Religion

Weep for Notre Dame

People watch as fire fighters douse flames at Notre Dame Cathedral in Paris, France, April 15, 2019. (Charles Platiau/Reuters)
Notre Dame stands for so many qualities that we now lack.

‘I believe that this church offers the carefully discerning such cause for admiration,” the 14th-century French philosopher Jean de Jandun wrote of Notre Dame, “that its inspection can scarcely sate the soul.” 

A cultural calamity played out on live TV when the Paris cathedral that has been a focal point of Christendom for so long was apparently gutted by a raging fire, destroying a significant part of an inheritance built up over hundreds of years in a few hours.

Notre Dame stands for so many qualities that we now lack — patience and staying power, the cultivation of beauty, a deep religious faith, the cultural confidence and ambition to build a timeless monument of our civilization — that the collapse of its spire was almost too much to bear.

The great novelist Victor Hugo, who did so much to revive interest in the cathedral when it was in disrepair in the 19th century, wrote how “every surface, every stone of this venerable pile, is a page of the history not only of the country, but of science and art.”

It was the work of generations, completed across three centuries, in a triumph over considerable architectural and logistical challenges. It arose at the original site of a pagan temple. Thousands of tons of stone had to be transported from outside Paris, one ox cart or barge at a time. To achieve its soaring height and hold up its ceiling and walls, it relied on the architectural innovations of the rib vault and flying buttress.

France built 80 cathedrals and 500 large churches across this period, but there was only one Notre Dame of Paris, a Gothic jewel whose towers, prior to the advent of the Eiffel Tower, were the tallest structure in the city.

It is — or, one hates to think, was — adorned by what are significant cultural artifacts in their own right.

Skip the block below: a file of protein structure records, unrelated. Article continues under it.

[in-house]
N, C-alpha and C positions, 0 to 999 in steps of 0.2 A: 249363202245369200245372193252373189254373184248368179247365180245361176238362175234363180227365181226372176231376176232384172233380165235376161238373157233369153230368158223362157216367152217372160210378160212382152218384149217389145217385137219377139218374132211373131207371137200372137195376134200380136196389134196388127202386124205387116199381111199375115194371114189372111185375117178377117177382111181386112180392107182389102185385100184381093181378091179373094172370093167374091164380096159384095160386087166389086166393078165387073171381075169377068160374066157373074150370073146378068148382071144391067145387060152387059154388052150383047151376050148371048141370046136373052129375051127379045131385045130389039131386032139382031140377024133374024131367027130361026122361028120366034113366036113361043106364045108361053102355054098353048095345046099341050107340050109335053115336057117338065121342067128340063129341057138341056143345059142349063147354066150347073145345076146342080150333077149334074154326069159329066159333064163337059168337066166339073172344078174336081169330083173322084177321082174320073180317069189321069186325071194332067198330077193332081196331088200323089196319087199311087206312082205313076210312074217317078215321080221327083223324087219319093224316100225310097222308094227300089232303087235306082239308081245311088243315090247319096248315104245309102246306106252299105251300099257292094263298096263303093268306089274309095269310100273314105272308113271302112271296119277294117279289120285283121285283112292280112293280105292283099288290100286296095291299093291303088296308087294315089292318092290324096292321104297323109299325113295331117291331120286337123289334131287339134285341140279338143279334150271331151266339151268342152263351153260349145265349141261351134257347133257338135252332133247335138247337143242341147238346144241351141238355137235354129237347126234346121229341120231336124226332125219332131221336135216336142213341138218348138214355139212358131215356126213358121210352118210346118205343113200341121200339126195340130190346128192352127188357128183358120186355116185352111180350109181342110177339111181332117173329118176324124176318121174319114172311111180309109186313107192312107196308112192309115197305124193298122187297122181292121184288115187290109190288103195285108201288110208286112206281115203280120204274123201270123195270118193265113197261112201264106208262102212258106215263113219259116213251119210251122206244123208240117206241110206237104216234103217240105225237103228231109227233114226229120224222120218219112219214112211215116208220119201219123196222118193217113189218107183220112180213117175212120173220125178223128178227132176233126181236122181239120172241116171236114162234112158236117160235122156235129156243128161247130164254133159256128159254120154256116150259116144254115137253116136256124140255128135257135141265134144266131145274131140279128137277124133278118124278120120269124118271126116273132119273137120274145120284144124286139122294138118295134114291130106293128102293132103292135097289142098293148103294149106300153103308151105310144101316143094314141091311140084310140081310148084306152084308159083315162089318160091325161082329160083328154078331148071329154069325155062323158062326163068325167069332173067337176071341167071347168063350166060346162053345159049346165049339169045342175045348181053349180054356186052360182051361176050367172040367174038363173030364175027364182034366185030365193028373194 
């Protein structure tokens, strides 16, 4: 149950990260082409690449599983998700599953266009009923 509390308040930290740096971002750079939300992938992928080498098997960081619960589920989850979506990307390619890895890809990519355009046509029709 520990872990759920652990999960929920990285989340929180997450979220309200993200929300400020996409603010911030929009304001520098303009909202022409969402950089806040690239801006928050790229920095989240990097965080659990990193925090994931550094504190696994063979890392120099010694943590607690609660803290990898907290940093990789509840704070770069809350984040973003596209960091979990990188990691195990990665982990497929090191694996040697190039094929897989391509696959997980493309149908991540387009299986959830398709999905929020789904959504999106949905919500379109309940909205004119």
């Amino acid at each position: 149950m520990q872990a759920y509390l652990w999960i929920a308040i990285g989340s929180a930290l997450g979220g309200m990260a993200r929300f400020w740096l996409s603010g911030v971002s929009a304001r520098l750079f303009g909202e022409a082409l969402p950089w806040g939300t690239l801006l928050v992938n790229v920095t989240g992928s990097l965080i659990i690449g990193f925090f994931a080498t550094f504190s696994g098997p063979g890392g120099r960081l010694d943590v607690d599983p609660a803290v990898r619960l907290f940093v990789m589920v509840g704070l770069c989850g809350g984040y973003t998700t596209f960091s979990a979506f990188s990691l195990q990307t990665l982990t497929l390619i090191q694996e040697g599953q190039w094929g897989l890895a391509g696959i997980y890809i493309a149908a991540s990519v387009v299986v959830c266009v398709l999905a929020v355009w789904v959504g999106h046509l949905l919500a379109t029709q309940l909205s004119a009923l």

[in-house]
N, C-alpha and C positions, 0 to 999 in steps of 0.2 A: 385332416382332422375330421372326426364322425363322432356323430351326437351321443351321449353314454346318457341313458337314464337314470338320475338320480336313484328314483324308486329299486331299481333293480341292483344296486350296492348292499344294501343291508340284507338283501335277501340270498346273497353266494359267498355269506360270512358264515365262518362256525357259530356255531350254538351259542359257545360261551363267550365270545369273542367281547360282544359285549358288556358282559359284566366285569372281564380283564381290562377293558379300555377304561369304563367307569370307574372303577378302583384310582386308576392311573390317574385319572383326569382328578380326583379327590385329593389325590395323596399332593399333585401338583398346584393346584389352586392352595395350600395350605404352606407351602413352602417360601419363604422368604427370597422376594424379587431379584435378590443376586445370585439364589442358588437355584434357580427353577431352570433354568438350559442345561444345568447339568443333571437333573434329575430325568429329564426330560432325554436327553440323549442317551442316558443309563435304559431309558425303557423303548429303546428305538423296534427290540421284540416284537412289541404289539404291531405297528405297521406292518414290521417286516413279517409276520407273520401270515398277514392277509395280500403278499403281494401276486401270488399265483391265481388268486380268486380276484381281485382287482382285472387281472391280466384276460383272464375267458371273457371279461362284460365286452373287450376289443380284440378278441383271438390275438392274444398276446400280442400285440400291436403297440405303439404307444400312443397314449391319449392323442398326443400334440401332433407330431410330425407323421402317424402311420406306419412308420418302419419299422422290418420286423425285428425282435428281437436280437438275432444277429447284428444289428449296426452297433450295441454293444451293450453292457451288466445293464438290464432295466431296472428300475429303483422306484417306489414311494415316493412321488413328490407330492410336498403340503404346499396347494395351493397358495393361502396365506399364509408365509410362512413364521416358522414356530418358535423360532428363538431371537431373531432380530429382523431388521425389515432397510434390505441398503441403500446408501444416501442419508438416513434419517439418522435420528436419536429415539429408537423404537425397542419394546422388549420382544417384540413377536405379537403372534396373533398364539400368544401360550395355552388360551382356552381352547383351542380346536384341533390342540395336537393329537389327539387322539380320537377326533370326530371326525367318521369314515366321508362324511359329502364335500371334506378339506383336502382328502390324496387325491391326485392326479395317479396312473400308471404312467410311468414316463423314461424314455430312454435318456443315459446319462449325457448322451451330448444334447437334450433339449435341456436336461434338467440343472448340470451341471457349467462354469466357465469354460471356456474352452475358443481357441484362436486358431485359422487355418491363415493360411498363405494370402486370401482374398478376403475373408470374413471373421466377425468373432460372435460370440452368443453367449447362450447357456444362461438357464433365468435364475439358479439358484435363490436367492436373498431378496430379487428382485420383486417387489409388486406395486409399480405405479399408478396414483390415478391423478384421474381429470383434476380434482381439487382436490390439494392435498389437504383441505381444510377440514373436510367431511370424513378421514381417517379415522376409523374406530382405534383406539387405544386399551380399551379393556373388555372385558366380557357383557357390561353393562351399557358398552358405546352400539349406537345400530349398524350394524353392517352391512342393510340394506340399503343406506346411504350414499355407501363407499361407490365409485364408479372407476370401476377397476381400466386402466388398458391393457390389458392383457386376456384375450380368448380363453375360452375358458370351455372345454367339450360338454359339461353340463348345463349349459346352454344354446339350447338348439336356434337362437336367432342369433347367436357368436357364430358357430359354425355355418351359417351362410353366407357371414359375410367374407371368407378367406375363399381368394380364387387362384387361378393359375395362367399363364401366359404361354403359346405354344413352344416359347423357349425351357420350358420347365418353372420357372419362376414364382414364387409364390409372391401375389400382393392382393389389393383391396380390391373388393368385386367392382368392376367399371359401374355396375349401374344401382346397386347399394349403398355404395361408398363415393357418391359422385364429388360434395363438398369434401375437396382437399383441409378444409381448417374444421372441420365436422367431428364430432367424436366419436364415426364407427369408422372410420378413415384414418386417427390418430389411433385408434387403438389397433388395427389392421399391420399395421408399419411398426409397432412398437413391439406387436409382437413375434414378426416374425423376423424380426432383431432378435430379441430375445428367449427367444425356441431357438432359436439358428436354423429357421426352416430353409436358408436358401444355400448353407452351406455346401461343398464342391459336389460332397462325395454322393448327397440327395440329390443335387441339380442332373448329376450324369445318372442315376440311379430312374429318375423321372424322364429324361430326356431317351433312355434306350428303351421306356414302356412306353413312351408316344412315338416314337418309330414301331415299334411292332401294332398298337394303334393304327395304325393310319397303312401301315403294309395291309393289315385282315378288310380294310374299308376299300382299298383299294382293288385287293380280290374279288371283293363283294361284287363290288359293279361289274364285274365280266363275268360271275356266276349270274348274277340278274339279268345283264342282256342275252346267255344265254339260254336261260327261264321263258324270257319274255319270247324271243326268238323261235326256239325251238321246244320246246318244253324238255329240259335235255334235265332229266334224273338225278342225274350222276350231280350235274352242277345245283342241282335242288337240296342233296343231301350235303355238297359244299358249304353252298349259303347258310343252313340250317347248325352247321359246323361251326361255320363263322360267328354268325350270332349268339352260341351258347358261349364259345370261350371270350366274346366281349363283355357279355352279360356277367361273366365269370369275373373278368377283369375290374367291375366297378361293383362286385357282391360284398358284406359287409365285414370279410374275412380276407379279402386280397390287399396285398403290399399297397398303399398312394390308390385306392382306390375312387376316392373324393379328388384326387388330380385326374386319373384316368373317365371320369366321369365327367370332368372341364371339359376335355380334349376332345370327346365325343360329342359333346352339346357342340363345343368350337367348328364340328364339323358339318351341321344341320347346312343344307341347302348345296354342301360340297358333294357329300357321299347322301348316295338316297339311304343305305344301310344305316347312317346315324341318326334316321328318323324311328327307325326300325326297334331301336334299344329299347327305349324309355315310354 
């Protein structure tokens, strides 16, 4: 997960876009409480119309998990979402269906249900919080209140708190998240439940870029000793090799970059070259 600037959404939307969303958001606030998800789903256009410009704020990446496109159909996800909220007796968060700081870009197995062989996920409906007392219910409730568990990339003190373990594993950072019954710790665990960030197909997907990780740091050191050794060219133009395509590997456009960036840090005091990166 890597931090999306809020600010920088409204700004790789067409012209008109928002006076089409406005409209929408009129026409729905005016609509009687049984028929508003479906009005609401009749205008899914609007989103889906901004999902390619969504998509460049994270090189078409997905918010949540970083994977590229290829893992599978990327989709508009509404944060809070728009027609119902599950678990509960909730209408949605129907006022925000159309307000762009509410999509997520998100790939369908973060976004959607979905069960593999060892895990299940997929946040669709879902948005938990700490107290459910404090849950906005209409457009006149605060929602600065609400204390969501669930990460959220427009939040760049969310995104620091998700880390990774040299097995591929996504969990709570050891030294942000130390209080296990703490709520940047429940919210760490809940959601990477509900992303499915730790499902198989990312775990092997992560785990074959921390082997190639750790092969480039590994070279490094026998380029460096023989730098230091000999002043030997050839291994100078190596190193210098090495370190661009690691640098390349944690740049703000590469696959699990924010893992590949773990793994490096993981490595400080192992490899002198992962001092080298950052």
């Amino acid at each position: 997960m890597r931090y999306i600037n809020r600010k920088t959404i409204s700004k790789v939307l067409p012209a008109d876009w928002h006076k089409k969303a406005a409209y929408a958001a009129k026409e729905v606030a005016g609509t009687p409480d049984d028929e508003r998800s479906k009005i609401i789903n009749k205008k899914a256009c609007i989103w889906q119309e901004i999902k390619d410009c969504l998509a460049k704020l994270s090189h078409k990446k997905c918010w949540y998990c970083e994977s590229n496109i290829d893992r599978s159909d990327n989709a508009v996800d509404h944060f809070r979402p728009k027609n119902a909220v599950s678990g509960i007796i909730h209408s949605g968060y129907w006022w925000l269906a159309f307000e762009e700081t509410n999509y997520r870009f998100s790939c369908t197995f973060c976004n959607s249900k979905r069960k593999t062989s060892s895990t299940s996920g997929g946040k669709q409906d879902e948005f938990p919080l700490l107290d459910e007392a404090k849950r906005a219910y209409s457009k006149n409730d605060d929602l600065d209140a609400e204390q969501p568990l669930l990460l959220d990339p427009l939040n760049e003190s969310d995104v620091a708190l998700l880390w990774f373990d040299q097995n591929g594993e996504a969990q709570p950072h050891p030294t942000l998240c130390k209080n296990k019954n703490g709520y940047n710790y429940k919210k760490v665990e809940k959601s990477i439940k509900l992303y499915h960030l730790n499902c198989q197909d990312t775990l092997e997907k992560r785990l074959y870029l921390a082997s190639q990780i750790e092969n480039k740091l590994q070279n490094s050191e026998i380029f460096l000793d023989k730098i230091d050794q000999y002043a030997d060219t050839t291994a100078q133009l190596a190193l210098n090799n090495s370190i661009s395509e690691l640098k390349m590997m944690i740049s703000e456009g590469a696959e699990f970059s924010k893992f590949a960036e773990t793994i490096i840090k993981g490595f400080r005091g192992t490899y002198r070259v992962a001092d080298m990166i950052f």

The statuary meant to illustrate the story of the Bible and to awe worshippers who couldn’t read. 

The stained-glass windows that took ingenuity to embed in stone walls and are themselves artistic marvels.

The organ with more than 8,000 pipes. 

The bells, with their own names, including the largest, the masterpiece Emmanuel, dating back to the 15th century and recast in 1681.

Not to mention the religious relics that mean so much to the Catholic faithful. 

It has been the site of countless processions and services to petition and thank God on behalf of the French nation. It was where illustrious marriages and funerals occurred, where Napoleon crowned himself emperor, where Charles de Gaulle attended a mass to celebrate the liberation of Paris in 1944, rifle fire echoing outside. 

It survived the rampages of iconoclastic Huguenots in the 16th century, the depredations of radicals during the French Revolution in the 18th century (they transformed it into a shrine to the Cult of Reason, used it as a warehouse, and wanted to melt down the bells) and incidental damage during two world wars in the 20th century. 

All the while, it accumulated layers of history and meaning. Its great advocate Hugo, author of the famous Hunchback of Notre Dame, wrote of how

the greatest productions of architecture are not so much the work of individuals as of a community; are rather the offspring of a nation’s labour than the out-come of individual genius; the deposit of a whole people; the heaped-up treasure of centuries; the residuum left by the successive evaporations of human society; in a word, a species of formations. Each wave of time leaves its coating of alluvium, each race deposits its layers on the monuments, each individual contributes his stone to it.

Notre Dame has been thoughtfully restored and preserved over the years, to our credit. But it’s difficult not to discern a distressing message in the wanton destruction that ravaged the iconic cathedral — what prior generations so carefully and faithfully built, we are losing. 

© 2019 by King Features Syndicate

Rich Lowry is the editor of National Review. He can be reached via email: comments.lowry@nationalreview.com. 

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